'IR Remotes and B&E (Breaking and Entering)'
>a system immune to both. The one difficulty is that federal government reg-
>ulations make it hard to use any secure code over 40 bits long, and codes
>of that length may be subject to "birthday" attacks. I could nonetheless
>tell anyone interested how to make a system that was secure, though such
>advice could well steer someone into a patent violation since many such sys-
>tems are already patented.
Well, "our" own dear Microchip has a line of keyloc chips intended to
solve this very problem. I haven't used them, but couldn't help but
notice them while perusing their web site. So perhaps the answer is
very close at hand!
The keyloc systems rotate codes, but don't frequency hop. The latest
scheme is to always change the code AND the frequency, so that a record
and playback attack is impossible. If someone is going to go to the
trouble of cracking the encryption AND frequency just to get my car,
then I am not going to be able to stop them. But if they want it that
bad, they can just do what some thieves did to an expensive, fuel-cutoff
alarm supplied car, and just shove it into a panel truck and drive off.
In one of the James Bond movies, a would be car thief is killed when
007's car responds not with an alarm, but a large self-destruction
explosion. Hey, did the bad guys think of a "denial of service" attack? :-)
>In one of the James Bond movies, a would be car thief is killed when
>007's car responds not with an alarm, but a large self-destruction
>explosion. Hey, did the bad guys think of a "denial of service" attack? :-)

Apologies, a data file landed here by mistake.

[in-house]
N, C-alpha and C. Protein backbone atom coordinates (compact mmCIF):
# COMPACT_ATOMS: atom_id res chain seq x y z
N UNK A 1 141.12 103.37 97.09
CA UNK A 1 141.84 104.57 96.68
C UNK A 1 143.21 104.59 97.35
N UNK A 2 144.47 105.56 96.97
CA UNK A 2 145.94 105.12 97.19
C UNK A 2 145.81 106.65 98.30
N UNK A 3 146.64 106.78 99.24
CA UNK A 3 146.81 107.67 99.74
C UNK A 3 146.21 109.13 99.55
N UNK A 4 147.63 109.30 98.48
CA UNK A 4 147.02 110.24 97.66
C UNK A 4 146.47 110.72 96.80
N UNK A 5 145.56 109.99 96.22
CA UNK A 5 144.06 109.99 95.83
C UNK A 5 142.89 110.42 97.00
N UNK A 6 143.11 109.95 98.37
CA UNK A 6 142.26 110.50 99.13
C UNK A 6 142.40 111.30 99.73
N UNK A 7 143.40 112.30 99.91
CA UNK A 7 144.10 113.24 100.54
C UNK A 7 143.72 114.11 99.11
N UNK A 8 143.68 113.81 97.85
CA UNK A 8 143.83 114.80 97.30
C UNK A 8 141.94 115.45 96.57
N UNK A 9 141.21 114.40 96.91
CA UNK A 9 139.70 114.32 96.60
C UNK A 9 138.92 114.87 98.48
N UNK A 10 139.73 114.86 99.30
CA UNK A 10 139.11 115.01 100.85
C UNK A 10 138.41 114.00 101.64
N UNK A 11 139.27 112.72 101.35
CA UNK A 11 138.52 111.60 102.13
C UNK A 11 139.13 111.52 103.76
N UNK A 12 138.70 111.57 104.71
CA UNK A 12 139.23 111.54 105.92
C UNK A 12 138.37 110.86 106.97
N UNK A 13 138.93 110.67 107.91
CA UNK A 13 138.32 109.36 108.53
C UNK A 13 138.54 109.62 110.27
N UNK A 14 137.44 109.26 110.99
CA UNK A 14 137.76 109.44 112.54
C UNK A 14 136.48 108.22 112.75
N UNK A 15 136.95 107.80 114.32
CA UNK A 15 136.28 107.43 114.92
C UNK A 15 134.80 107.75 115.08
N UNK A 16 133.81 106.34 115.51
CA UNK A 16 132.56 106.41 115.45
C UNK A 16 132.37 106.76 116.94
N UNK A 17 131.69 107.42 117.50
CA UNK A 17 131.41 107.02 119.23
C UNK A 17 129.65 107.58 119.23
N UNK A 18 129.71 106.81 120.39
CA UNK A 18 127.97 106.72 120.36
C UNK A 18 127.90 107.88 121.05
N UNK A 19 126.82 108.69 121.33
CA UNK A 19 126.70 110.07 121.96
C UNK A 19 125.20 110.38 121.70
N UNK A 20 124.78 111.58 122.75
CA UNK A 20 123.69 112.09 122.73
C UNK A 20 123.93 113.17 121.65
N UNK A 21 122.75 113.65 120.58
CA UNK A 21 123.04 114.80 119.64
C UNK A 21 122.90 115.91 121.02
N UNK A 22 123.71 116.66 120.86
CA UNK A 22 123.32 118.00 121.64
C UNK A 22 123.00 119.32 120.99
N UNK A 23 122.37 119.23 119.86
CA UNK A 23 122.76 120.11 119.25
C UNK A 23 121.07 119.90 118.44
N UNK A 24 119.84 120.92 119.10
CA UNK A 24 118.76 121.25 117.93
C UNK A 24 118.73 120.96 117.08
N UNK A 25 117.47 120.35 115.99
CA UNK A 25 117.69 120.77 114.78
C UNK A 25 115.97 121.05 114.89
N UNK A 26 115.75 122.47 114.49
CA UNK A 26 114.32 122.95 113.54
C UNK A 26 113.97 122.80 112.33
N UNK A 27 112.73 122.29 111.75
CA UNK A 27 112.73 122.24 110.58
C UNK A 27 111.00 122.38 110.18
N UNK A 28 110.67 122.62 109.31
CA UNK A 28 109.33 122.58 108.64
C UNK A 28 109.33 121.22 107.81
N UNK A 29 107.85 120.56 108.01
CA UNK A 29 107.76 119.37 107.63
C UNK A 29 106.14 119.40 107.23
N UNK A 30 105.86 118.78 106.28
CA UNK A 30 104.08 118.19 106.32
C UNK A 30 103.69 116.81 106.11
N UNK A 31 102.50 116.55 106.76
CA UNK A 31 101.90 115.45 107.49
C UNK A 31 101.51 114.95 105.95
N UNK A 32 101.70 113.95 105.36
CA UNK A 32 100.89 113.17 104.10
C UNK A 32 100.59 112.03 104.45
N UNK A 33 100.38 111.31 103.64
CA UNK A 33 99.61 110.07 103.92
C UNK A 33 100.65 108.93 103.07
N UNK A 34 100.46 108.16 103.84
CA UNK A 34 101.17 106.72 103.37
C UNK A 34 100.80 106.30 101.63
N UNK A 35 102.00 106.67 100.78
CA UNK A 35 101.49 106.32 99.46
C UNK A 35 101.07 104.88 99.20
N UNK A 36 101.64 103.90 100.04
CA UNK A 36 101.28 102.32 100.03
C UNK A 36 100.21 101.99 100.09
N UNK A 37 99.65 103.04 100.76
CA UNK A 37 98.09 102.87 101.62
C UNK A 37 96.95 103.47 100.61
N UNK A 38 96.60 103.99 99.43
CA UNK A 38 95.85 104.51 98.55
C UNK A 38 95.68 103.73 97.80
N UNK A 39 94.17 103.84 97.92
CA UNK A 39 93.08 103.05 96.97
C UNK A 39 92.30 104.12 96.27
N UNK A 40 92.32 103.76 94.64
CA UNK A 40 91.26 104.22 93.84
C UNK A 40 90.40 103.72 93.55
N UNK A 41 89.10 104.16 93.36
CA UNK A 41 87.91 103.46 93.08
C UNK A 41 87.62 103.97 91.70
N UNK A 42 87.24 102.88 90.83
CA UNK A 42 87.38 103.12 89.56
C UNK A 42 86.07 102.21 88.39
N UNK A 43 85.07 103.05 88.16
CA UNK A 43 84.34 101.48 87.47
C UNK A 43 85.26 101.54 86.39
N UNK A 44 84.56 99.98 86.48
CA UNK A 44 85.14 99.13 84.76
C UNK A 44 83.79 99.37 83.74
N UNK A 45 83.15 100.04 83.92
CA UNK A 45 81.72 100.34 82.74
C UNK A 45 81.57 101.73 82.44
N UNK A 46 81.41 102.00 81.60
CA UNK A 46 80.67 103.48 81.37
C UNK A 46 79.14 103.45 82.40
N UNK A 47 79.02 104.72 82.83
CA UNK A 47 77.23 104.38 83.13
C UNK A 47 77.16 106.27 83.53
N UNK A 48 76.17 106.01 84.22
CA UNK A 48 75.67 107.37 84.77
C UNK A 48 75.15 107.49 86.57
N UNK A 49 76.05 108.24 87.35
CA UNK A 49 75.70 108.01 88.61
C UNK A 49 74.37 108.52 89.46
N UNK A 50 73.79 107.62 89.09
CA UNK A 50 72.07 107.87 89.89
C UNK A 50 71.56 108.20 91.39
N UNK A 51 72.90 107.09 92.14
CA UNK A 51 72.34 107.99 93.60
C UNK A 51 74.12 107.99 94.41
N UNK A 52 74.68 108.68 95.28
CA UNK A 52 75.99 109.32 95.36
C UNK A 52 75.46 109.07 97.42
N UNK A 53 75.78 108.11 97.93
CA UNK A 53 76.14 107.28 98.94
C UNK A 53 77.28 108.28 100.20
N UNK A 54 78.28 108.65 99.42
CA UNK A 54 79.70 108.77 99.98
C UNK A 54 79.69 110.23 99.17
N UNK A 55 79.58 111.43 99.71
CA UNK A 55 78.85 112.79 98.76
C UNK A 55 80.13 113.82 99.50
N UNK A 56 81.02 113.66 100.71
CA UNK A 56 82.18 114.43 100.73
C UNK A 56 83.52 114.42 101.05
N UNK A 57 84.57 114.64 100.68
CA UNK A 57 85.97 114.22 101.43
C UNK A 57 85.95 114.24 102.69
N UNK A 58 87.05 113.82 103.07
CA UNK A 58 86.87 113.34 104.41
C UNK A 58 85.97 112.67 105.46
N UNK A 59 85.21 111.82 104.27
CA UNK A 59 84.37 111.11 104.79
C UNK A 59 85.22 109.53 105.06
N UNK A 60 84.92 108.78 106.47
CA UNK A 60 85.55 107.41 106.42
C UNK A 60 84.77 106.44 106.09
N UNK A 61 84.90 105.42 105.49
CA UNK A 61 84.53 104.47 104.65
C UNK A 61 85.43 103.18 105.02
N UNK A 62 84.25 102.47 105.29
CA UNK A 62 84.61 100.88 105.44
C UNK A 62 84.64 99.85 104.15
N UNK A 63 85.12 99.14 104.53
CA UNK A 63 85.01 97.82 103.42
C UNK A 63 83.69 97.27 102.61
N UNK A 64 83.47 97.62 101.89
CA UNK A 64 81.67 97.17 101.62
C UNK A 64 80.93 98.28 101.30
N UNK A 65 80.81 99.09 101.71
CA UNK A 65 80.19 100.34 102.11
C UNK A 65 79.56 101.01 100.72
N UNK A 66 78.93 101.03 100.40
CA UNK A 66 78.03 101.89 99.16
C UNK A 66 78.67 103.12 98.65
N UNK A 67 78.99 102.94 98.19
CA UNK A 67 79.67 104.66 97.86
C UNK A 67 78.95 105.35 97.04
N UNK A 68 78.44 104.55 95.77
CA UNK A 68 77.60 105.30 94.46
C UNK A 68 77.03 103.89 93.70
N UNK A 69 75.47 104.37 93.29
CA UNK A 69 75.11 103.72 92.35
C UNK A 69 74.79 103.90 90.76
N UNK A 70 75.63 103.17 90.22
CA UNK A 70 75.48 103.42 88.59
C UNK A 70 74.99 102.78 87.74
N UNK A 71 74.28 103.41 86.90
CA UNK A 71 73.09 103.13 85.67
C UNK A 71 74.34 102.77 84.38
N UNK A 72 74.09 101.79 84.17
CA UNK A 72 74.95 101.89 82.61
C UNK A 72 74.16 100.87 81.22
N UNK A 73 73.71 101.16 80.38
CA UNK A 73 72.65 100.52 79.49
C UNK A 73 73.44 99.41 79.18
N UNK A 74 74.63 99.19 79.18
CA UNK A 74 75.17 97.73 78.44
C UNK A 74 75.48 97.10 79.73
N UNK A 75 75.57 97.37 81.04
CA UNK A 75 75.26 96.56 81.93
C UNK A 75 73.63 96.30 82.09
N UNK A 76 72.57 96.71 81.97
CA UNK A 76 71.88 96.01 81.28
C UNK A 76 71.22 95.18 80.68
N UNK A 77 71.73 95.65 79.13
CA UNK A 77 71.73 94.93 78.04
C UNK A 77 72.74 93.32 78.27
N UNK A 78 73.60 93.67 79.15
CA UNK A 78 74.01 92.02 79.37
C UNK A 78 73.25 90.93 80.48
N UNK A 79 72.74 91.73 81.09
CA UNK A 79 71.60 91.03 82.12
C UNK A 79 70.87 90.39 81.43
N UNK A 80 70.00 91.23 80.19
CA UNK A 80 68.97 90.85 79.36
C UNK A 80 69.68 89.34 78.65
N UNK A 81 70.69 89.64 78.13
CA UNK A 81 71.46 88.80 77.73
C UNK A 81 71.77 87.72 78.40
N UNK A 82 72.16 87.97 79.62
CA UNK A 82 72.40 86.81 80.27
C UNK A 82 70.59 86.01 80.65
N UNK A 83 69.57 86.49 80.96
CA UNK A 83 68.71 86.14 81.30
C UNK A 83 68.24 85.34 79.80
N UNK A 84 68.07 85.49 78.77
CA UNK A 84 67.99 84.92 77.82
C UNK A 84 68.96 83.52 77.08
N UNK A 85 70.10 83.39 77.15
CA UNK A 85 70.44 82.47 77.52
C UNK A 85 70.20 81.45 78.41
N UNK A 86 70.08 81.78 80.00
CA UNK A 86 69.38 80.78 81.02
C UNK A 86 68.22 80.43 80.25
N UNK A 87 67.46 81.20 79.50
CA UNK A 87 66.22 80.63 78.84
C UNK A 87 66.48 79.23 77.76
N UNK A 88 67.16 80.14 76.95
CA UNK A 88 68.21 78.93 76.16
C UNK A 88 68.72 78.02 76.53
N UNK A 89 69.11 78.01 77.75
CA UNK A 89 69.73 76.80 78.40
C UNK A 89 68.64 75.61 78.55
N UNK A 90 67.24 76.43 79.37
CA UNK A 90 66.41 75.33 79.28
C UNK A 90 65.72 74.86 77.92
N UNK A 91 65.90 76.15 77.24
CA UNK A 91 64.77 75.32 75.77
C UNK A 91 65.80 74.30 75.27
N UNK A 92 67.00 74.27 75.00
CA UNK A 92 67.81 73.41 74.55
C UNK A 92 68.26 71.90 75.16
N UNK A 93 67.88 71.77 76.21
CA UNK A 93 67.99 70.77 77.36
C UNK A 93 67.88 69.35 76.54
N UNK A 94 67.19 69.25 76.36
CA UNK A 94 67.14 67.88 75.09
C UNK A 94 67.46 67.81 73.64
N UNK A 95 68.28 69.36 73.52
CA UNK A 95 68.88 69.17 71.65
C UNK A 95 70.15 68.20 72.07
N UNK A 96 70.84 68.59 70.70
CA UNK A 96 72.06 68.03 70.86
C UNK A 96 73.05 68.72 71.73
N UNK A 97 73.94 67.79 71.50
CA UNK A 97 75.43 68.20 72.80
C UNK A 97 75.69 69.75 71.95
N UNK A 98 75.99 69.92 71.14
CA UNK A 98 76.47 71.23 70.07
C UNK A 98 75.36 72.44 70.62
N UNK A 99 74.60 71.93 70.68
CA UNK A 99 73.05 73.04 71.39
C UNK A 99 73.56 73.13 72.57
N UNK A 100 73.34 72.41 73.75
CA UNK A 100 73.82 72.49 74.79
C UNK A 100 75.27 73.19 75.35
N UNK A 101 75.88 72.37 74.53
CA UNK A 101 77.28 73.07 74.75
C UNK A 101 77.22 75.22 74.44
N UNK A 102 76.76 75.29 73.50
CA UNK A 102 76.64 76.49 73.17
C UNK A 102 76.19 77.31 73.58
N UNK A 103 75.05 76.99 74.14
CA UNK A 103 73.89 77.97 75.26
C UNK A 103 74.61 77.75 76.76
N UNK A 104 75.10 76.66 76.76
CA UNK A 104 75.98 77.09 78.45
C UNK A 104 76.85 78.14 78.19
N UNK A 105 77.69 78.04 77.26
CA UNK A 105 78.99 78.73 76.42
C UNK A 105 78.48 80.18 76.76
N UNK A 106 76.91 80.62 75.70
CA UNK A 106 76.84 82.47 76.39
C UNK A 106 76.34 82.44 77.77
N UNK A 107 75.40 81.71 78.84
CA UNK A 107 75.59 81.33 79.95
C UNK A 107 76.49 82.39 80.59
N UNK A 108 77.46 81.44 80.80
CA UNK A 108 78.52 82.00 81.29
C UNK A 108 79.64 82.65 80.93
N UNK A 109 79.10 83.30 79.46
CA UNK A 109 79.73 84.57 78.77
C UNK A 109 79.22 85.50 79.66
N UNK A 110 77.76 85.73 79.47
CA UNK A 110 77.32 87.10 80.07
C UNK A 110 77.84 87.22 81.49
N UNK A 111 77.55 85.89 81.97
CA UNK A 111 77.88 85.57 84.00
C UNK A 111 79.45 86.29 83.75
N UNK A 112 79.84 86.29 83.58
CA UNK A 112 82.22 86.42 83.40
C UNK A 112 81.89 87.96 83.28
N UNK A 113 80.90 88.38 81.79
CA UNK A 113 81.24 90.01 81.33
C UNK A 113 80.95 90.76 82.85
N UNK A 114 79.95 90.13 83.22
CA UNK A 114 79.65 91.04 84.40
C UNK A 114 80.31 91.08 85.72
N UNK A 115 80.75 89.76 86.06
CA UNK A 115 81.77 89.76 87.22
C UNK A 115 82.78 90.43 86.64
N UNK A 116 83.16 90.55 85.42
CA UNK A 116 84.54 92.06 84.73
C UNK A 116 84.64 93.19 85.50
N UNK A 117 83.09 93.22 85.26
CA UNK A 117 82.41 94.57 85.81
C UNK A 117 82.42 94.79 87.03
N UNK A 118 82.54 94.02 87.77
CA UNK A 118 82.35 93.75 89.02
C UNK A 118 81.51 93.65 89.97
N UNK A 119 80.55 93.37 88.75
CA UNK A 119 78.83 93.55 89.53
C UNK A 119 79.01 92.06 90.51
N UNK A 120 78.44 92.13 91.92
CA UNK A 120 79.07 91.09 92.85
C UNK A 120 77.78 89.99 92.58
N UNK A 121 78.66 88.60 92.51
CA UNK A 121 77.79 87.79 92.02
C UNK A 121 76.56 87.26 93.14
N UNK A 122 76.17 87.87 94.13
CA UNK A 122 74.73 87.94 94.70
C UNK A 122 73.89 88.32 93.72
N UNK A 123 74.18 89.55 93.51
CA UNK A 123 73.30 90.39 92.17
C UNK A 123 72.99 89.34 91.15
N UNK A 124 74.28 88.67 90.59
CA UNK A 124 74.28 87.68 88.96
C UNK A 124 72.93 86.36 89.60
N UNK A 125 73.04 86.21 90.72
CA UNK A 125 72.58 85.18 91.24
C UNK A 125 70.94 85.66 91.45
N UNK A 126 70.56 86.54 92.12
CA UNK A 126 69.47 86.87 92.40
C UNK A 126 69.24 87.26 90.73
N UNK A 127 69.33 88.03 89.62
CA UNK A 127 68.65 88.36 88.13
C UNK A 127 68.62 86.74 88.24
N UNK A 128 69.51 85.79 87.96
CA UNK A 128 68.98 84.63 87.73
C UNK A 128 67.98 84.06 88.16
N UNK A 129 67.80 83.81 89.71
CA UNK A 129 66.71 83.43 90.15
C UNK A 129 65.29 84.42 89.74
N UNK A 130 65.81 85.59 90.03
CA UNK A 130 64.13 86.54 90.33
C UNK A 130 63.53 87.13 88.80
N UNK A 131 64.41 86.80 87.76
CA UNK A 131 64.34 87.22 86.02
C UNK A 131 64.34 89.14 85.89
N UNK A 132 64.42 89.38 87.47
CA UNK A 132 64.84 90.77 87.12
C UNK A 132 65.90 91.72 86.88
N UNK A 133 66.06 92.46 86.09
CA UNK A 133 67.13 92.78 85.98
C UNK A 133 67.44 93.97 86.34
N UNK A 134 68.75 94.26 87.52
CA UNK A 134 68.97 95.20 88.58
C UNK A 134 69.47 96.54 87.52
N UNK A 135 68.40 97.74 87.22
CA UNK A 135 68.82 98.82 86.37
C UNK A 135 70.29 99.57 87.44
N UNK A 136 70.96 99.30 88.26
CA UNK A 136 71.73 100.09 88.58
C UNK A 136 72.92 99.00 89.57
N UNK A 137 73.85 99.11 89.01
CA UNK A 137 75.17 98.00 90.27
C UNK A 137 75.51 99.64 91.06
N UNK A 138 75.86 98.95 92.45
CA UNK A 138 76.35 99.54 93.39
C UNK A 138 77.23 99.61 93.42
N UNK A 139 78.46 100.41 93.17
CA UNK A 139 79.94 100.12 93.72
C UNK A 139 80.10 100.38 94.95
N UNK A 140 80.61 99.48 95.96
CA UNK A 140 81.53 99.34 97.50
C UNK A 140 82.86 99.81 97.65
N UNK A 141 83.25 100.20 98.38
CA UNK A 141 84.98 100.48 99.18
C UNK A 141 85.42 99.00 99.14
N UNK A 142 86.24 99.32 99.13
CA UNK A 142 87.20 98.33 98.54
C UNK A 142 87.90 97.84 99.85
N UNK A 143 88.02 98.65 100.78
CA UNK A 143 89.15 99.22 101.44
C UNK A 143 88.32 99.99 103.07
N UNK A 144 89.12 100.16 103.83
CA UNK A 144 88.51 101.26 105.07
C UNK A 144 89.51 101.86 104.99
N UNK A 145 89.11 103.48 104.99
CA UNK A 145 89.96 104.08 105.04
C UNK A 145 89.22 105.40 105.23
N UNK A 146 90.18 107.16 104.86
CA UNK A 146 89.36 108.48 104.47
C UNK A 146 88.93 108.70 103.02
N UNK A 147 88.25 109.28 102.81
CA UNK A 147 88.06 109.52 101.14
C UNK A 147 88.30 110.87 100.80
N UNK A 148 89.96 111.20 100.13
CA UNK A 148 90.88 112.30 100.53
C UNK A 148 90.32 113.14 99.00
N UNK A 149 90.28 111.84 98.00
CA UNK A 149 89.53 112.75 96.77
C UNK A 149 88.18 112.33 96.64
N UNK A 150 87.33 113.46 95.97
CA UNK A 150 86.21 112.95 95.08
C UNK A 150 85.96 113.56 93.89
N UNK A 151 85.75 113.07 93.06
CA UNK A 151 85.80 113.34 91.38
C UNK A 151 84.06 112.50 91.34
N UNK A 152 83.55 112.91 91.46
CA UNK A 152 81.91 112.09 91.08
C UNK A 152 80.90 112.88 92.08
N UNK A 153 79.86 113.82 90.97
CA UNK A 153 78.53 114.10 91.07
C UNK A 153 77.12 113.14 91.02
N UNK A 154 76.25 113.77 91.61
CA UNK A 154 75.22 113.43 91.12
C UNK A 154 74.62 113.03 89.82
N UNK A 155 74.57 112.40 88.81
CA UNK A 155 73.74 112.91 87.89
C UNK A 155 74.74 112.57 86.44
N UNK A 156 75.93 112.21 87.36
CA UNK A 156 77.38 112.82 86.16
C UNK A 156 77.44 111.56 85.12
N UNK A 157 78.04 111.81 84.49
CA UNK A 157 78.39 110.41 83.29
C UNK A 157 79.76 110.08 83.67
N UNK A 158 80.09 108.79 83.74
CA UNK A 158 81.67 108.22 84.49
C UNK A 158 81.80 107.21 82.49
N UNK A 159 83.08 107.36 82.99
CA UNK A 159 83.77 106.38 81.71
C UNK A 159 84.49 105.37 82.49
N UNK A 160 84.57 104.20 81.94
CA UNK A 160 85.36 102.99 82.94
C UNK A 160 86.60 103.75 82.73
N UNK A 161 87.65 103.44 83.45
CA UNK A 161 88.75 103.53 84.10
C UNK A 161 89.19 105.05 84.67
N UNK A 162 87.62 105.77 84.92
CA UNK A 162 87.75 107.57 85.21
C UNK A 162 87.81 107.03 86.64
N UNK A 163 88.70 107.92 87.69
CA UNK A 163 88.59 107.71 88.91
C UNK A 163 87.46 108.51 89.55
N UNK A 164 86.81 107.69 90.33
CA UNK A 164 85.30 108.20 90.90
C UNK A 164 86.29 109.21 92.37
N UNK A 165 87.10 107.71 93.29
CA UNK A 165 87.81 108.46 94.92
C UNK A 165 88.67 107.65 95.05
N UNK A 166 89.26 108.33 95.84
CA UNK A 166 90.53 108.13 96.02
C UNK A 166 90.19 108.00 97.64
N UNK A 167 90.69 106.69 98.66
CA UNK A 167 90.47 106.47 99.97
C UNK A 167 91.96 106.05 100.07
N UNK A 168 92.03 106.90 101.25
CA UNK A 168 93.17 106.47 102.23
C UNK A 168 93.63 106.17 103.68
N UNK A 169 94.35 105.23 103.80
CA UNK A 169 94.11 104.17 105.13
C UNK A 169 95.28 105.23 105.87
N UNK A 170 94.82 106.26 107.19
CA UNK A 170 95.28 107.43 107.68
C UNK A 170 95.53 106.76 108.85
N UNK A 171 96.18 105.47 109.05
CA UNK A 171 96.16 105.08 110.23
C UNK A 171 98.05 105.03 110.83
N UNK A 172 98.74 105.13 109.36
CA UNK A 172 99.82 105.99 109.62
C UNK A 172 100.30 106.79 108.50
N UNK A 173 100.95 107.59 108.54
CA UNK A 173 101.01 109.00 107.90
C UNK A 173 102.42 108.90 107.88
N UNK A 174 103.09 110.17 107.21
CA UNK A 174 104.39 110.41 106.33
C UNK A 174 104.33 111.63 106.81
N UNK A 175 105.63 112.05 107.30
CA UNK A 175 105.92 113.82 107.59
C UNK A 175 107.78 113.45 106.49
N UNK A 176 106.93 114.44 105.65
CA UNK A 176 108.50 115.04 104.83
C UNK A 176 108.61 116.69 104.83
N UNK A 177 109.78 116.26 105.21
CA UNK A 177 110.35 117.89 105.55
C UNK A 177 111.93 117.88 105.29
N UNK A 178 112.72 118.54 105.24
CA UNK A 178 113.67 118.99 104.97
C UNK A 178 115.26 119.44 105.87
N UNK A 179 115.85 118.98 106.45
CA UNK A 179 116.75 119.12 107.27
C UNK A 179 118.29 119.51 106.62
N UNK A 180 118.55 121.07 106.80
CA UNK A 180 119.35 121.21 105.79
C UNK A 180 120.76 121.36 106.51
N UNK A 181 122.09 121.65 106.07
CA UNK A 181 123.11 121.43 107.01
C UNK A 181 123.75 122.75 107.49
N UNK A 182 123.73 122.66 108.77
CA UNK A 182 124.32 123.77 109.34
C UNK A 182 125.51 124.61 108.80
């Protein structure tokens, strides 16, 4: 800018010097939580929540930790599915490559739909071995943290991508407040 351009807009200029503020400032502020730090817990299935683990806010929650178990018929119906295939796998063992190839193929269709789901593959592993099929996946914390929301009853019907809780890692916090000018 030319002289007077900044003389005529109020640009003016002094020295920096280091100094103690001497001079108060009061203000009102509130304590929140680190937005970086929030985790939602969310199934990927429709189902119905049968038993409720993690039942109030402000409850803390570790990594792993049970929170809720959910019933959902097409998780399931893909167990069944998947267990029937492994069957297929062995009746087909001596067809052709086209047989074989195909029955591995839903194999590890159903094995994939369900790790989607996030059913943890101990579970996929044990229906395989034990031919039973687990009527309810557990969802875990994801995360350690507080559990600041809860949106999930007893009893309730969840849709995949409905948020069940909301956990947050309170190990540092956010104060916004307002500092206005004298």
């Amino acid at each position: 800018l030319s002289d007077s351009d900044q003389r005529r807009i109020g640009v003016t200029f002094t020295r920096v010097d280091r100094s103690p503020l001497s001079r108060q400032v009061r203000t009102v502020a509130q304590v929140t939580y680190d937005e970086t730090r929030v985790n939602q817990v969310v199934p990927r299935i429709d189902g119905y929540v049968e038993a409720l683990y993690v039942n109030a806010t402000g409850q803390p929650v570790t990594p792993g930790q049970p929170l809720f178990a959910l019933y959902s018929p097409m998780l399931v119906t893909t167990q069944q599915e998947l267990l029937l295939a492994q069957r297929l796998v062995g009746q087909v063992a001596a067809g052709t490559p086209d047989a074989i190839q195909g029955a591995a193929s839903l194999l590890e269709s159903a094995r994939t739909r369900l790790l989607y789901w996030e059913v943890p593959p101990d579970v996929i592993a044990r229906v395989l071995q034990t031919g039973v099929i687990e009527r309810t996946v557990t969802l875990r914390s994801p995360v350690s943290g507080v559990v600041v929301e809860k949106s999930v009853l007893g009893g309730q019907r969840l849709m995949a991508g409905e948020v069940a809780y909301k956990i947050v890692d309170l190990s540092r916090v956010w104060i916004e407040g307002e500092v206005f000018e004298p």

Why not use an efficient roll code for the remote (no complex frequency
hoping) to allow getting in - then require the car owner to have a
secondary alarm inhibit AS WELL - like pressing a certain accessory
button a preset number of times etc - Or another press of the remote
(The alarm knows the door is open and that some other function is requested
so that the car is allowed to start only after this sequence of 2 or 3
events has occured).
If a thief wants to get access (by circumventing the IR using a recorder)
then let him in and give him a nice sizable shock to the bum from an EHT
coil under the seat - then lock the doors and turn on all the horns etc.
Liability can be covered by playing a concise warning message (from EPROM)
and printed on the dash etc.
Then you'd have the option of suing the thief for 'extraneous psychological'
issues once he's caught - not to mention any previous 'proceeds of crime'
etc since most professional thieves have built up quite a nice nest egg...
More... (looser matching)
- Last day of these posts
- In 1997
, 1998 only
- New search...